Just a few weeks ago leaders from all around the world came together at the United Nations High Level Political Forum (HLPF) in New York to ask governments, donors and other stakeholders to increase their efforts towards achieving the Sustainable Development Goals (SDG) for 2030. These goals were established by the UN in 2015 to end poverty, protect the planet and ensure prosperity for all. Current progress toward all 17 targets was discussed over two weeks at UN Headquarters, including a three-hour session on SDG 6, Water and Sanitation. The situation that emerged was troubling, posing the reflection whether we are on track to provide all citizens with clean water and safe sanitation by 2030.
The grim reality is illustrated by a WHO/Unicef report in 2017 indicating that 30% of the world’s total population lacks clean water and 60% lacks safe sanitation. A further threat to public health is the rise of open defecation, which has increased globally at a rate of 0.5% per year in the last decade. This practice leads to more than 1,000,000 deaths every year caused by easily preventable diseases. “Today, almost two billion people use a source of drinking-water contaminated with faeces, putting them at risk of contracting cholera, dysentery, typhoid and polio,” says Dr Maria Neira, WHO Director, Department of Public Health, Environmental and Social Determinants of Health. “Contaminated drinking-water is estimated to cause more than 500,000 diarrhoeal deaths each year”.
Although some progress has been made in most countries, there are still notable differences, over time and space. The story of Mboto, a rural village in Kisumu West sub-county in Kenya gives an insight that when we fail to provide equal access to improved water sources and sanitation we are failing the poorest and the most vulnerable children and their families. Mboto community narrated stories of women, young girls and boys waking up very early at around 2:00 or 3:00 am in search of water in Soko Kasombe which is a spring, polluted by animal droppings but also served as the main water source for the village. Fetching water at the spring was characterized long queues which also had an impact in children’s school attendance. The situation more daunting for girls as they would find themselves exposed to sexual harassment by men who only came to the water source to prey on women. With the construction of three water kiosks serving Mboto village and three nearby villages, the women now spend less time to draw water from the kiosks and spend more time with their families.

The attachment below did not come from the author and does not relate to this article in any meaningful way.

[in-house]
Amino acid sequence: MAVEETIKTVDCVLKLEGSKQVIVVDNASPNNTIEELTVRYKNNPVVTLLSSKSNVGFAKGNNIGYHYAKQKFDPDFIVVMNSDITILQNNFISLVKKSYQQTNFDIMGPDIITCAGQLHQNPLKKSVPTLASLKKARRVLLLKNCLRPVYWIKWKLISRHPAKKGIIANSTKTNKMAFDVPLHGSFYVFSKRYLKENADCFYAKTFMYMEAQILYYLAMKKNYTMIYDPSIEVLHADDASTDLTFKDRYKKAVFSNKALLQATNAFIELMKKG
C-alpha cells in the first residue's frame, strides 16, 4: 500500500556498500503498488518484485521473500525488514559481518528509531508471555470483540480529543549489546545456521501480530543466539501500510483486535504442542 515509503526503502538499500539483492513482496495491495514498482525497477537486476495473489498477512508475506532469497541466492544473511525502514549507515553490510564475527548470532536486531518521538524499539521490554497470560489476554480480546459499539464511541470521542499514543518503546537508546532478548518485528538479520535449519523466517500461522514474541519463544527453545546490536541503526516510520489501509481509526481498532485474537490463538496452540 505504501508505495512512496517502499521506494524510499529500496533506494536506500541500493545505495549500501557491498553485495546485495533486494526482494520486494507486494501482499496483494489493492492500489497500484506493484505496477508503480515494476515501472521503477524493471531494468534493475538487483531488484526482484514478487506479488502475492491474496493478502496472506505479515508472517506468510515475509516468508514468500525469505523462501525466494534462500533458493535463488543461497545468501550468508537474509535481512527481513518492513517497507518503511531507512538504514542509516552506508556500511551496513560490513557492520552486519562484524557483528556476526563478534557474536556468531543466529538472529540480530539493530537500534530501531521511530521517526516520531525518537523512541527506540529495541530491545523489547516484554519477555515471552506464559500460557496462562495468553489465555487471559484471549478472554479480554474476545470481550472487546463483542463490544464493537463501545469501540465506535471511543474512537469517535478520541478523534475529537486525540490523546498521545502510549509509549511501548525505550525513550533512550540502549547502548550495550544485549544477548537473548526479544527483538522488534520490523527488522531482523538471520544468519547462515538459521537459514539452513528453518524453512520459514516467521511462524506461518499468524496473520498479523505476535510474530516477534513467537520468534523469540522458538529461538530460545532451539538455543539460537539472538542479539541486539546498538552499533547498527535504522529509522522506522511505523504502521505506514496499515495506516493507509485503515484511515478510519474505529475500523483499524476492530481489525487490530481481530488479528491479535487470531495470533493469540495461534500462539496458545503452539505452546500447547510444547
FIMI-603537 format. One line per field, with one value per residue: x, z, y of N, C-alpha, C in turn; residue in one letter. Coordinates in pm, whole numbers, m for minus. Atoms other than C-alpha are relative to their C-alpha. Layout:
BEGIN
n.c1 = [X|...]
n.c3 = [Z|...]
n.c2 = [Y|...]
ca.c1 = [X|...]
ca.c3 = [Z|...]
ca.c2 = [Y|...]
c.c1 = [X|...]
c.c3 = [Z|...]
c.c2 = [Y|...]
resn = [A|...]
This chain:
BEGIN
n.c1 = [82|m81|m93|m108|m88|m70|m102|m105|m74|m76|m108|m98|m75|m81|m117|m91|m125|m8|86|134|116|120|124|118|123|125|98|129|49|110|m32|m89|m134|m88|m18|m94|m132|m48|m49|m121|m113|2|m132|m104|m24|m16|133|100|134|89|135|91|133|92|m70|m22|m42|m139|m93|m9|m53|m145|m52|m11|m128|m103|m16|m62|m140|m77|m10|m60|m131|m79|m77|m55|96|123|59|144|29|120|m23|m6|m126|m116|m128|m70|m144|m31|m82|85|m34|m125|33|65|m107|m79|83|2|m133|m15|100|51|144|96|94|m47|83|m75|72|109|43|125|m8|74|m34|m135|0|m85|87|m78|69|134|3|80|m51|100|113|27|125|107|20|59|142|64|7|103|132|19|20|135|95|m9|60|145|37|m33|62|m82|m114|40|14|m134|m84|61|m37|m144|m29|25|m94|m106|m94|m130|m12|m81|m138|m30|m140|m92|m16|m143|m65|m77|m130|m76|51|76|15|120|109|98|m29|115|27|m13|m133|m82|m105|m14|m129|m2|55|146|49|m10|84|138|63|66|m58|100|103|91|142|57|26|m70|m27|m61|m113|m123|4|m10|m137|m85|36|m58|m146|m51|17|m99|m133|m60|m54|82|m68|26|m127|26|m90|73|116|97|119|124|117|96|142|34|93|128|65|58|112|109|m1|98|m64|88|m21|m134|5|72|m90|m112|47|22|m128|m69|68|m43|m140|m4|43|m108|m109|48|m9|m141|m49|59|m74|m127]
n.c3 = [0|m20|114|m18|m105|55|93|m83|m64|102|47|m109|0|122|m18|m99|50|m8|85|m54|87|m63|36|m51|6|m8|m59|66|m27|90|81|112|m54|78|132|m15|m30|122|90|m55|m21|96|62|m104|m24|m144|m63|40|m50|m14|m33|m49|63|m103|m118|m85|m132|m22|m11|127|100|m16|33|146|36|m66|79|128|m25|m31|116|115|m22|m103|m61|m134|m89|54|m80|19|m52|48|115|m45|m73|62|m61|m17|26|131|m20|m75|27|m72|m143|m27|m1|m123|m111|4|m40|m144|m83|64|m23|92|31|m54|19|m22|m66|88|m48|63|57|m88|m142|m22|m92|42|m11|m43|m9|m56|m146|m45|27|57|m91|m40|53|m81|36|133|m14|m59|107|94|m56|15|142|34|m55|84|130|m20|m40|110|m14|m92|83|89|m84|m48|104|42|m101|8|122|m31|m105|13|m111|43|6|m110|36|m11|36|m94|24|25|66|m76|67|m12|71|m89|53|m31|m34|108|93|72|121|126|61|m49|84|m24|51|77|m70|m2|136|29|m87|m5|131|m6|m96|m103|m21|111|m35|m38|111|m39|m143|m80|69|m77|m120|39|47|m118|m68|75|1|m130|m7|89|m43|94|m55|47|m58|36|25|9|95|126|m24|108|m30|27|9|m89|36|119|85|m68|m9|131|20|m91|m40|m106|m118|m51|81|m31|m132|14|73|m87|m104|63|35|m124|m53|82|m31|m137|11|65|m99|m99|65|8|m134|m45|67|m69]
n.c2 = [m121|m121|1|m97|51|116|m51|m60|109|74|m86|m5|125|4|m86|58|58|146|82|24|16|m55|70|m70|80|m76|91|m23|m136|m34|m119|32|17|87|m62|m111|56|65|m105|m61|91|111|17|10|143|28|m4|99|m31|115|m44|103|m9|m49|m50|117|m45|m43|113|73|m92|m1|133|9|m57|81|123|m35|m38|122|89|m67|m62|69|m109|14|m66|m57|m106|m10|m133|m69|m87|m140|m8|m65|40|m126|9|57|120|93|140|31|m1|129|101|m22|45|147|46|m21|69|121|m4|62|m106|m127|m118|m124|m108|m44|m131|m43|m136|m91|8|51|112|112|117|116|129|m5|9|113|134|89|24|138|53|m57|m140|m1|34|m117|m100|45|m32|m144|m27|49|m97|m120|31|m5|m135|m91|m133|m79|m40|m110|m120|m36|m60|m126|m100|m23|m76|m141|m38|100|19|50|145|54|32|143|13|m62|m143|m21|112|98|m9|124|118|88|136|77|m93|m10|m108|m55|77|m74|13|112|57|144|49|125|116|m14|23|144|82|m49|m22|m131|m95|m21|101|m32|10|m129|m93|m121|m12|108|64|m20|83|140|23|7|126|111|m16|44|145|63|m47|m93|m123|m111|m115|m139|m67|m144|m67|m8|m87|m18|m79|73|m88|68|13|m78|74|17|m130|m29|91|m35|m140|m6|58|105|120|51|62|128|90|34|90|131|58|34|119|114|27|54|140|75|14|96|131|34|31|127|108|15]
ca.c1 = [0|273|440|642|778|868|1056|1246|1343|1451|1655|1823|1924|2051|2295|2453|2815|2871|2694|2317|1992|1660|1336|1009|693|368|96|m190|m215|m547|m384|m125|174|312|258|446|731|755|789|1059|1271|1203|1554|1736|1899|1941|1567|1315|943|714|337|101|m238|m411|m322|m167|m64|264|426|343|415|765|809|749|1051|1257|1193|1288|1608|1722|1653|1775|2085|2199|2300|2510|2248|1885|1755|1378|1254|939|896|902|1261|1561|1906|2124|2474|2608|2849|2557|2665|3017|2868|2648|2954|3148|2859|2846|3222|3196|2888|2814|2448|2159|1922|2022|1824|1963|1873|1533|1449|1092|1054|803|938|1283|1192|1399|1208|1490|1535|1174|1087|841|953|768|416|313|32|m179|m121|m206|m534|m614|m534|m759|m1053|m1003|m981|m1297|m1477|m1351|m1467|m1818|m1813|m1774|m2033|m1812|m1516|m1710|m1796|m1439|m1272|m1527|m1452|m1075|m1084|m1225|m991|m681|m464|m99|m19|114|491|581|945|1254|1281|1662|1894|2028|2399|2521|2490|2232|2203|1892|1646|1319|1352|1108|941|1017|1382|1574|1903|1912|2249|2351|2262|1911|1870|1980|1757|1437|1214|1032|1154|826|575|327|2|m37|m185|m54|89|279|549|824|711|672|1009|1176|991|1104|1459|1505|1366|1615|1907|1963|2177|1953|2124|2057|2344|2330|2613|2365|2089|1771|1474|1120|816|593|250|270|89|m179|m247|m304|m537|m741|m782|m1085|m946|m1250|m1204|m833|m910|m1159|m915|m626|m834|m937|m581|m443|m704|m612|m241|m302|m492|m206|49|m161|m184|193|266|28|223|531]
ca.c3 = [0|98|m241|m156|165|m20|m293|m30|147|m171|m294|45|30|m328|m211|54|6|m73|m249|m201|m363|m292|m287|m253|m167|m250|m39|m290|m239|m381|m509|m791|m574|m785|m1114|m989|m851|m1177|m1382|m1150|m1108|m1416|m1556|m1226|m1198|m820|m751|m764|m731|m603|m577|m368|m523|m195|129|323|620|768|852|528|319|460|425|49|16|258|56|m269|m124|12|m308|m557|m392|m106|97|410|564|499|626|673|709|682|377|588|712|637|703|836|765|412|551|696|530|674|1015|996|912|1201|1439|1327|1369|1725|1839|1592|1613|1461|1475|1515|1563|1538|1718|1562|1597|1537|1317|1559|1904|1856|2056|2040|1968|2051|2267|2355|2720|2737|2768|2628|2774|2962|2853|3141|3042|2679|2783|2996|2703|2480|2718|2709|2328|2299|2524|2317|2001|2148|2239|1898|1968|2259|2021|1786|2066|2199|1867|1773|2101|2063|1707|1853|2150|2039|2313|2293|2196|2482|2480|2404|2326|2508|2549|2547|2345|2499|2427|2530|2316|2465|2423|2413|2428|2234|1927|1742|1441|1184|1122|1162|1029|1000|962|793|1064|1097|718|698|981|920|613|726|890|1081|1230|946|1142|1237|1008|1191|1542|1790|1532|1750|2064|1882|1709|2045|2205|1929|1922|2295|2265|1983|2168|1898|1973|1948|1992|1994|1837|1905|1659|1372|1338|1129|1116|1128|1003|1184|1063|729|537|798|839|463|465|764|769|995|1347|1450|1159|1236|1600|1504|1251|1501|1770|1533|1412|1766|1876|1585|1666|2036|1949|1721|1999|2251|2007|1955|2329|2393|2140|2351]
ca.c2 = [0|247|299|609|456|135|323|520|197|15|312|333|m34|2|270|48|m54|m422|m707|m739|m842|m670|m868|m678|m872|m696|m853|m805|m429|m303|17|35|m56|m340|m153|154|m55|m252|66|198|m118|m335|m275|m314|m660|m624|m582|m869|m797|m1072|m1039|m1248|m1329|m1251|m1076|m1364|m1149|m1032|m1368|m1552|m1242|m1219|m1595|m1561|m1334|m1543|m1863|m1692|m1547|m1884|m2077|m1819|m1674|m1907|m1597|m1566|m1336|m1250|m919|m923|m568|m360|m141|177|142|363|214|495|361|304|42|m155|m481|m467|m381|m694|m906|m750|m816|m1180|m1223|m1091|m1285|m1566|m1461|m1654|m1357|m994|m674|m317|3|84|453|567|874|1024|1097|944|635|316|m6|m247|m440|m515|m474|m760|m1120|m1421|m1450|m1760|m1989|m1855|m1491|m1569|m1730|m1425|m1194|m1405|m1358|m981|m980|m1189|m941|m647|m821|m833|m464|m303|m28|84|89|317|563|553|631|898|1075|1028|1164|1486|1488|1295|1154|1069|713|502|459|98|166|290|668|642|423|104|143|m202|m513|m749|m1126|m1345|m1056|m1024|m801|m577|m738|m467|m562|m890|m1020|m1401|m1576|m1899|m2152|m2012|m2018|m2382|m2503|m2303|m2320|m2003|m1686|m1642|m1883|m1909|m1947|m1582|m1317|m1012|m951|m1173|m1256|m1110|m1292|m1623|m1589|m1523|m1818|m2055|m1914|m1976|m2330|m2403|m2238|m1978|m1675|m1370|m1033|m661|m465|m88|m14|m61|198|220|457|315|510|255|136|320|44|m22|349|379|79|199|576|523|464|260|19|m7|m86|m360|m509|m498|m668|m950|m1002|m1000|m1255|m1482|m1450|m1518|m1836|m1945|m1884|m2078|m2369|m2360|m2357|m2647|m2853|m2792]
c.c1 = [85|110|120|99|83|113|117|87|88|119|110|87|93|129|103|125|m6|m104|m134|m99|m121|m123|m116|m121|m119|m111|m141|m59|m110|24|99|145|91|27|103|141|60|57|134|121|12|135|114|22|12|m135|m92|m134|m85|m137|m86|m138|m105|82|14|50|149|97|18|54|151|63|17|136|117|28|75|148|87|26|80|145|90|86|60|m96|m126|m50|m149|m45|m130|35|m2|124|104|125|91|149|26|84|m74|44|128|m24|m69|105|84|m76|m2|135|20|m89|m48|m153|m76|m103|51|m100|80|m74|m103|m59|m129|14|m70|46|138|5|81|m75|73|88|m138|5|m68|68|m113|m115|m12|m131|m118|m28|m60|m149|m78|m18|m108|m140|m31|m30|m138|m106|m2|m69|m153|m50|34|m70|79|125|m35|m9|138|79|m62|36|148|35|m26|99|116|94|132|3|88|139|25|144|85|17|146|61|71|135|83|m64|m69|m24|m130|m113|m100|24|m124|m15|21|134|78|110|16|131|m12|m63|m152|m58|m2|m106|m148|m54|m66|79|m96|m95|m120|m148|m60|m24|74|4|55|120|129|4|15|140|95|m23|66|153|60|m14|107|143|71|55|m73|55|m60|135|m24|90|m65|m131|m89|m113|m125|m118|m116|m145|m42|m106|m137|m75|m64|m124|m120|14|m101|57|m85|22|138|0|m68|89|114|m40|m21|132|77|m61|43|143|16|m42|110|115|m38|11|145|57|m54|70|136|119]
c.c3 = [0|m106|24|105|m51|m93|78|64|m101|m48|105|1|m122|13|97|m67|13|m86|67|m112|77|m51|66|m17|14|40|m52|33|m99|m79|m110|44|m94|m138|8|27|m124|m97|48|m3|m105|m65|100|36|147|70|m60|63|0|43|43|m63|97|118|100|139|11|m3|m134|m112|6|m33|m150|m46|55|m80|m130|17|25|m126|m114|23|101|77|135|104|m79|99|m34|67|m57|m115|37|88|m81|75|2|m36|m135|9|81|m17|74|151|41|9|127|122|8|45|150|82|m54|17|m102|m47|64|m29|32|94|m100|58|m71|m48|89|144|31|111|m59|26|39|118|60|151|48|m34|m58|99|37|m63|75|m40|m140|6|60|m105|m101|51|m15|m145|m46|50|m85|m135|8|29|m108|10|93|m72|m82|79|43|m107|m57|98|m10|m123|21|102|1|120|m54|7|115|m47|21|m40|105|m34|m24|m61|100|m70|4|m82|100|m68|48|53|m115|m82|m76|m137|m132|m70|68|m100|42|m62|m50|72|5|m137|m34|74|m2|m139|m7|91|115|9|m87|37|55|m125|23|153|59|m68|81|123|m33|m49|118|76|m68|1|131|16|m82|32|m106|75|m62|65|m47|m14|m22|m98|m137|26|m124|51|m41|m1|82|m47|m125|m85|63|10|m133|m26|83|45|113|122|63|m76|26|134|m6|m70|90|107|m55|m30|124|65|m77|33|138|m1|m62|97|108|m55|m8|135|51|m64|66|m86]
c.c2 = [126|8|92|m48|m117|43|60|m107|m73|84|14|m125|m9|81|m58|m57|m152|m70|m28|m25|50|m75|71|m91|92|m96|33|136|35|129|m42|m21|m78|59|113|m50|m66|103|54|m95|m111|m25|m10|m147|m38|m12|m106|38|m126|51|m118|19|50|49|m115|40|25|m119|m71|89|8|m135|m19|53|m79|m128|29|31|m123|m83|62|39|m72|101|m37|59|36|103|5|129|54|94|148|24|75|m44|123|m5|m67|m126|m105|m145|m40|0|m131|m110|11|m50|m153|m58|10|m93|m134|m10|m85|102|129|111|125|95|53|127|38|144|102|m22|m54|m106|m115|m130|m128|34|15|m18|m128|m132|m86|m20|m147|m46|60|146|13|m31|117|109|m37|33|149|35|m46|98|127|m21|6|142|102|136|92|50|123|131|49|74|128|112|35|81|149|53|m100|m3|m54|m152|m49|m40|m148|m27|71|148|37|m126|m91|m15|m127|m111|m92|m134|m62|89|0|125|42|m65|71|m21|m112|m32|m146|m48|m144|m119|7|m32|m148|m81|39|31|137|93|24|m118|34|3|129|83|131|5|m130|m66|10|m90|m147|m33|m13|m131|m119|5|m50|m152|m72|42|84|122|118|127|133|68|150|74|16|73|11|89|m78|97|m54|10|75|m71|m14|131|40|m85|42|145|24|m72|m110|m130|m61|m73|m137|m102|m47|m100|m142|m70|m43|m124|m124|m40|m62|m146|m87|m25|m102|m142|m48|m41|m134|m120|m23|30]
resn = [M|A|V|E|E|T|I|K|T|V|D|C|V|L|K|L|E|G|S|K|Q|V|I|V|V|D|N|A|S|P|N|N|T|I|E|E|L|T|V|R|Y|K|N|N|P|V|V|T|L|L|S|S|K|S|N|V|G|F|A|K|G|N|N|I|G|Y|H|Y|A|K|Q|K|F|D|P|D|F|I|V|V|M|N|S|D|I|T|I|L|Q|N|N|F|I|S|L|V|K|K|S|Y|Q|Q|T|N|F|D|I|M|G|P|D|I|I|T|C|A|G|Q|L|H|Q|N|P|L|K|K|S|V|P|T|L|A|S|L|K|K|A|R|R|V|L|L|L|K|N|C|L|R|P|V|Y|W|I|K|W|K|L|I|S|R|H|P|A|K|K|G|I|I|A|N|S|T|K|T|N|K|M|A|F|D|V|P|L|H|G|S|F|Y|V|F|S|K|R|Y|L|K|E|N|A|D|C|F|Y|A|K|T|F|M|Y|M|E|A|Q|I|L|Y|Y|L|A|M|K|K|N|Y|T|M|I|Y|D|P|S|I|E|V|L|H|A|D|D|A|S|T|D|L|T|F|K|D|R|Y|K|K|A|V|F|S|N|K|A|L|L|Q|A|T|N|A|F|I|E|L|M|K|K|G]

The challenge of water and sanitation access is one that collectively we have the ability to solve and ensure we Leave no one behind. This requires collective, coordinated and innovative efforts to mobilize even higher levels of funding from all sources: taxes, tariffs (payments and labour from households), and transfers from donors in view of the declining trend of aid commitments for water and sanitation established at US$10.4 billion in 2012 to US$ 8.2 billion in 2015, and Official development assistance (ODA) for the water sector remained constant at only 5% of total ODA disbursements. Now with the United Nations General Assembly adoption of the resolution ushering the new water action decade (2018-2028) it is the opportune time for our governments, donors and the water sector to unite and prioritize efforts on water and sanitation. Investments in water and sanitation have to triple to US $114 billion per year in the next decade, UN Water and the World Bank said in New York. This figure even does’nt include operating and maintenance costs.
In the spirit of the HLPF discussions, water experts agreed that water sector investments have to increase, governments have to be accountable and transparent about spendings on water and sanitation, asking civil society to participate in policy making. Integrated Water Resource Management should be prioritised, to prevent water pollution and water shortages. We can already see the impact of climate change on the environment in the form of more droughts, floods, pollution and water scarcity. This leads to armed conflicts, millions of new migrants and climate refugees. Without further action, the SDG goals for water won’t be reached until 2045 for water and 2066 for sanitation.
We cannot wait any longer to take action. We urge the decision makers not to kick the can down the road. However, if they do, they should kick it to the next UN General Assembly in September and the G20 meeting in November, with real chances to make significant commitments to water and sanitation.
Catarina de Albuquerce (first UN Special Rapporteur on the right to safe water and sanitation and Executive Chair of Sanitation and Water for All), Irene Gai (Kenya Water for Health coordinator), and Ariette Brouwer (director Simavi Netherlands).